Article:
It’s been a while since I lost a vessel, but today I lost my favorite heavy salvage cruiser. It was a Moa, all rigged up and loaded with Tech II fancies, designed to let me probe out missions in progress, visit them, and then salvage the wrecks under fire, with plenty of speed (to get to the wrecks promptly) and artificially enhanced agility (to STOP when I get there, not overshooting in frustration). Being a cruiser, it had toughness enough to survive a little agro when things go south. All in all, a sweet little ship for a very specialized purpose.

So, today I dropped in on Major Knewbee of Astrodynamic Innovations [ADIN], as he was working a mission pocket in a Drake. It looked like a single pocket mission, mostly small wrecks plus a few mediums, and he was wrapping it up, with just a few cruisers or battlecruisers left to finish. I figured on cherrypicking the few medium wrecks near my drop-in point and moving along, nothing really in the mission worth a heavy salvage effort.

But the thing is, I was careless, and I didn’t take the mission space seriously. First rule of mission salvage: the mission space is dangerous until every last red plus is converted into a yellow triangle. This rule, I failed to heed.

To be honest, I’m not sure exactly what happened. I suspect that Major Knewbee had been avoiding a known mission trigger, which he then triggered at an inopportune (for me) moment. Because the first thing I know is, I’m getting aggro and fire from about ten mission targets that (a) were not present a moment before, and (b) were all right up in my face.

The second thing I see is Major Knewbee warping out. Thank you very much, sigh. But well played, I’ll grant you.

Emergency warp procedures were initiated, but I was on a battleship afterburner going in no useful direction, so warp was slow. And then it got a lot slower, as in, I was warp scrambled. And shortly after that, I went quite thoroughly kaboom.

Fully insured of course, and I recovered most of my fittings from the wreck, but the lost rigs are a pang.

Fortunately, I have a hangar full of supplies to build another one.

3 Responses to “Salvage Fleet Losses”

  1. Quasar Insurance Group says:

    To: Marlenus, CEO Iron Fleet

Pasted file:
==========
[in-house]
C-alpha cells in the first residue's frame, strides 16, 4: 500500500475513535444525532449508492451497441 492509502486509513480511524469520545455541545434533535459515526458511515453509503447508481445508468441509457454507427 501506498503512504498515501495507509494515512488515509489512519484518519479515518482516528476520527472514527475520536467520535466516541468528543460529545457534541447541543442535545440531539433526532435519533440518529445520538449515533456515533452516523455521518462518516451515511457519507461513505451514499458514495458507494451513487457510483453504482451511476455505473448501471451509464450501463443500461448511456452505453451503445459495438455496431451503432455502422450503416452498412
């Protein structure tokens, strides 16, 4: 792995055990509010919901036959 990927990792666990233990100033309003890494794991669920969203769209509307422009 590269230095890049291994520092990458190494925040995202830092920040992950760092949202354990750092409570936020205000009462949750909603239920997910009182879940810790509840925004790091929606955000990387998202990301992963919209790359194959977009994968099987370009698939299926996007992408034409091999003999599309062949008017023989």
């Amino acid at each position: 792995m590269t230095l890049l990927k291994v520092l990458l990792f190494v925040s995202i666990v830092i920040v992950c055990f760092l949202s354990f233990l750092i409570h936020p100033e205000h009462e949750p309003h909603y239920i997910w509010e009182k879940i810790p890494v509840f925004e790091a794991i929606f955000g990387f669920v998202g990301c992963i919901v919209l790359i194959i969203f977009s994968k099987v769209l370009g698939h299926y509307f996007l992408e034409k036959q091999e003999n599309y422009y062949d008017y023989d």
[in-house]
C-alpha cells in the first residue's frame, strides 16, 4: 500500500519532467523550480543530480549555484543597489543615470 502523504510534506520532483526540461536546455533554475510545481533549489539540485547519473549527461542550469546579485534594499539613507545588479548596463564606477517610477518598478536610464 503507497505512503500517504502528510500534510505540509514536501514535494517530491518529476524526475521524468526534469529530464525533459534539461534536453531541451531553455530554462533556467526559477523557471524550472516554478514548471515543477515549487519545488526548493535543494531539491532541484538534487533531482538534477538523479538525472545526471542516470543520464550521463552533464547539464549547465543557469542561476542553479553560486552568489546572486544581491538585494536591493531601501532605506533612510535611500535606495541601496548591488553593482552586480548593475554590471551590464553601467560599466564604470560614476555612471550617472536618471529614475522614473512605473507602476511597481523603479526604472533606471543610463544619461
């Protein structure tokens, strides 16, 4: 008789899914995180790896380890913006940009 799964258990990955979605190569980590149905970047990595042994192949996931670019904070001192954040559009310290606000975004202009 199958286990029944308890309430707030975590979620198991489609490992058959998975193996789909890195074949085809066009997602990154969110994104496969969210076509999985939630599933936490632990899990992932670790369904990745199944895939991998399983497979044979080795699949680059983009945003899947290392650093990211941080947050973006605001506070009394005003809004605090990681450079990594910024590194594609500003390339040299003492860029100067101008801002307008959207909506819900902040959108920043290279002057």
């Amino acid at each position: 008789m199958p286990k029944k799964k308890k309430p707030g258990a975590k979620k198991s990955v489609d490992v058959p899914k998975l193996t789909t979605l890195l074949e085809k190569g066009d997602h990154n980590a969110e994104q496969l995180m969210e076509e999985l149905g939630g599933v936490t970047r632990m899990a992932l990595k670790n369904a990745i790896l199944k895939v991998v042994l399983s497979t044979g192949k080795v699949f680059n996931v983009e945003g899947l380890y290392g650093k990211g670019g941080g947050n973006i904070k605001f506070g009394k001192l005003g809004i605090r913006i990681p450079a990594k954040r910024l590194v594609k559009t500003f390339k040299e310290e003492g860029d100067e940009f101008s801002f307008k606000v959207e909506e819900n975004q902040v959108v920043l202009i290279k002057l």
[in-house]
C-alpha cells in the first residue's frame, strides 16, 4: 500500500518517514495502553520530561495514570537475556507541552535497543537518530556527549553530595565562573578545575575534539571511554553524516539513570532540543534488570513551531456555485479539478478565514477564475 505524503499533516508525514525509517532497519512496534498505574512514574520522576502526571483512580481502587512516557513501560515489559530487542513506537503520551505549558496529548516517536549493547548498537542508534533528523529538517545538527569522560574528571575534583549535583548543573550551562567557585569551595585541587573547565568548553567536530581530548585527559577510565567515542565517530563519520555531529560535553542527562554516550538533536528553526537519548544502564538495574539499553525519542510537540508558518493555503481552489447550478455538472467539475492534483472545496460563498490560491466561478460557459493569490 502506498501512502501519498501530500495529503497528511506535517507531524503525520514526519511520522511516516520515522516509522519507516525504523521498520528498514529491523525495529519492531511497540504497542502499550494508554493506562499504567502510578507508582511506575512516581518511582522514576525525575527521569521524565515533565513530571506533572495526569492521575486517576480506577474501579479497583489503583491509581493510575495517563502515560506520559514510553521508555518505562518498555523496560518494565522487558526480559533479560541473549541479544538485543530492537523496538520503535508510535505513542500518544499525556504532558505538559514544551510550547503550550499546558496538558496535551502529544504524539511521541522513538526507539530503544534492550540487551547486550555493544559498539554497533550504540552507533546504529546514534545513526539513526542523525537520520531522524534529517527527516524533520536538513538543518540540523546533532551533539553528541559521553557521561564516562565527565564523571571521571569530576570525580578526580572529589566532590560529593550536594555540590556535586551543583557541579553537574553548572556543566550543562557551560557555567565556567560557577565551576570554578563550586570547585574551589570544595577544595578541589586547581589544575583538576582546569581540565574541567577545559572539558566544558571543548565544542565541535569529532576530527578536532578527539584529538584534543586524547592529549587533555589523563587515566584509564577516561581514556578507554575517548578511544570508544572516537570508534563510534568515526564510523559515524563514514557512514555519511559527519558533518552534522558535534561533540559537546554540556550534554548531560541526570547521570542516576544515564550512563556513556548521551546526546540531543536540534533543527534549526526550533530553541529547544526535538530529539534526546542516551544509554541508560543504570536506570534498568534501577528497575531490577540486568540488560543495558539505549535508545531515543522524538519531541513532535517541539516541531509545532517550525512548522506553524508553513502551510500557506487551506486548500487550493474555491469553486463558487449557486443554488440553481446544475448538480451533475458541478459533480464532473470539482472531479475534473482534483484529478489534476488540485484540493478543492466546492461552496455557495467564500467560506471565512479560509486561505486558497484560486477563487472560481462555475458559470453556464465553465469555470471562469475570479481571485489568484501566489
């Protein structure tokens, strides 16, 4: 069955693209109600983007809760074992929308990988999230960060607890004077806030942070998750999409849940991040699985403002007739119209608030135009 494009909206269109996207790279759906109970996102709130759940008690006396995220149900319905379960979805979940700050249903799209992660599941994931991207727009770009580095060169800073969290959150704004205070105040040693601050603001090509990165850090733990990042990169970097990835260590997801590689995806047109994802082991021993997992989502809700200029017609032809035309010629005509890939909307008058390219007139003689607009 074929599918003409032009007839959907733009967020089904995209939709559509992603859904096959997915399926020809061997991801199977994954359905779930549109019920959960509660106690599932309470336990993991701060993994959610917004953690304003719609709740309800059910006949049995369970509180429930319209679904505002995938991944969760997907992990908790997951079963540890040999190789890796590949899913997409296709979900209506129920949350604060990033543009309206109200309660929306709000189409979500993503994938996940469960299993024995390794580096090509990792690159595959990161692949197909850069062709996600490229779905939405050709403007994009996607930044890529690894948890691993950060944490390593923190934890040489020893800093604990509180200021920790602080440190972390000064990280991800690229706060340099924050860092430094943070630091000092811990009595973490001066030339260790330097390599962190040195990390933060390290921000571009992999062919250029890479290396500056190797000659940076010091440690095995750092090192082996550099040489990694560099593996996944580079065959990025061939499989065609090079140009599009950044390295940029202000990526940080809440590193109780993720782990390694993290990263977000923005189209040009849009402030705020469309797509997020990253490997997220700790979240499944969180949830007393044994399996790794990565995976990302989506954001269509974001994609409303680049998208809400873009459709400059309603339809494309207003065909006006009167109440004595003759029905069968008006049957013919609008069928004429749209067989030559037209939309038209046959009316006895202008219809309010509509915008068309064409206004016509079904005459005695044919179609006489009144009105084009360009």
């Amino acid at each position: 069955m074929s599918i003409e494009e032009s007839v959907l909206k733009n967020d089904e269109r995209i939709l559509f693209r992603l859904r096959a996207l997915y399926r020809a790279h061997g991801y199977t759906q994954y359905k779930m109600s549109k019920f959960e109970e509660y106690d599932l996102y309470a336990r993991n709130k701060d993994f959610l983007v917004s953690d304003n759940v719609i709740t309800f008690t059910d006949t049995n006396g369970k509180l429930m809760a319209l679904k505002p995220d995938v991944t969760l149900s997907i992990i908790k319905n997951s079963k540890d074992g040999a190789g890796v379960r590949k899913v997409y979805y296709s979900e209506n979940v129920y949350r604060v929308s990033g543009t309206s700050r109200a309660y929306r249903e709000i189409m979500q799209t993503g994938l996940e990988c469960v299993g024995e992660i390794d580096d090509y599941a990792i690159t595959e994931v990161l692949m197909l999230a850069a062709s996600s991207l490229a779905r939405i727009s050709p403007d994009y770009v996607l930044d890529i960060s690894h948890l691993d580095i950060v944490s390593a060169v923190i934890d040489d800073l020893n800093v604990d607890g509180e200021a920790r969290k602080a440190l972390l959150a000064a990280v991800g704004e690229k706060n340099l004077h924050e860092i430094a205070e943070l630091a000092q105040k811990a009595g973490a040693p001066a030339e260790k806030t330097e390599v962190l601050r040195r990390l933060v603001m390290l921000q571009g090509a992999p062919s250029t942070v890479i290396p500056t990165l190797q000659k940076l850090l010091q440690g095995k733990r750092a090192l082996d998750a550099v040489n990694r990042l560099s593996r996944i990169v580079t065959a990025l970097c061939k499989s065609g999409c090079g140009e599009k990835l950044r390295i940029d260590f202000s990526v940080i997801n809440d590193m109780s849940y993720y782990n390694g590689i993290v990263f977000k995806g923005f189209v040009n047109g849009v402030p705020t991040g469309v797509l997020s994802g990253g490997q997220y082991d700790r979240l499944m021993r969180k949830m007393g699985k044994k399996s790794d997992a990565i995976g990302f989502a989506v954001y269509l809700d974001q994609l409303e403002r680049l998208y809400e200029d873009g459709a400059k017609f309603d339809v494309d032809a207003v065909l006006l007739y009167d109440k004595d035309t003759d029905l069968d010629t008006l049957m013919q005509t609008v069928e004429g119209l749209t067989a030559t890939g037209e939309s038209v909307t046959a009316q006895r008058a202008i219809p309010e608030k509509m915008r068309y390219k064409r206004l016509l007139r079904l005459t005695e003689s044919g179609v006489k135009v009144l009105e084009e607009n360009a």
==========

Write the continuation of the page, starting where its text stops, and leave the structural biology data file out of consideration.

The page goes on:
From, Justa Sarariman
    Re: insurance Claim

    Dear Sir,

    In regards to your claim of absolute loss, we regret to inform that you seem not to have purchased a vacuum rider. As you know, our policies cover loss of starship under most circumstances, but exposure to vacuum s covered only if you purchase a separate rider, as clearly stated in Section 23.xxiv.16d. You will appreciate it that spaceship accidents in which exposure to vacuum occurs represent significant expenses, and our company could not afford to serve our clients as well as it does without requiring an extra rider to cover those costs. Your policy does, of course, cover all space-based accidents in which vacuum is not a factor. Feel free to call if you have any questions or wish to review your insurance coverage.

  2. Marlenus says:

    LOL, my friend, that’s funnier than you know. I went back to look at the insurance mail, and instead of the eight million ISK sum on the face of my policy, the insurance company sent me the token amount they pay out for uninsured losses (they seem to do this as a means of communicating to you the merits of purchasing premium insurance). Apparently, my insurance had lapsed without me noticing it…

  3. Quasar Insurance Group says:

    Premiums are worth paying. You might also consider our safe-piloting discounts. We know there are many distractions for today’s busy pilots: missiles, drones, pirates, space hazards, and cellphones are all part of the daily routine, but they take your mind off your piloting, and accidents happen. So we reward safe (premium-paying) piloting. So, for all your needs, think Quasar Insurance. Remember QuasI–as if it never happened.

    P.S. Remember insurance scams hurt us all. We all know the temptations — a few extra ISK, a stray alliance or two lulled into a false sense of security — but is a false claim really worth it? If you have an old space ship, do the right thing — leave it to the professional salvagers. They’ll take it off your hands for you, and you won’t have to worry.

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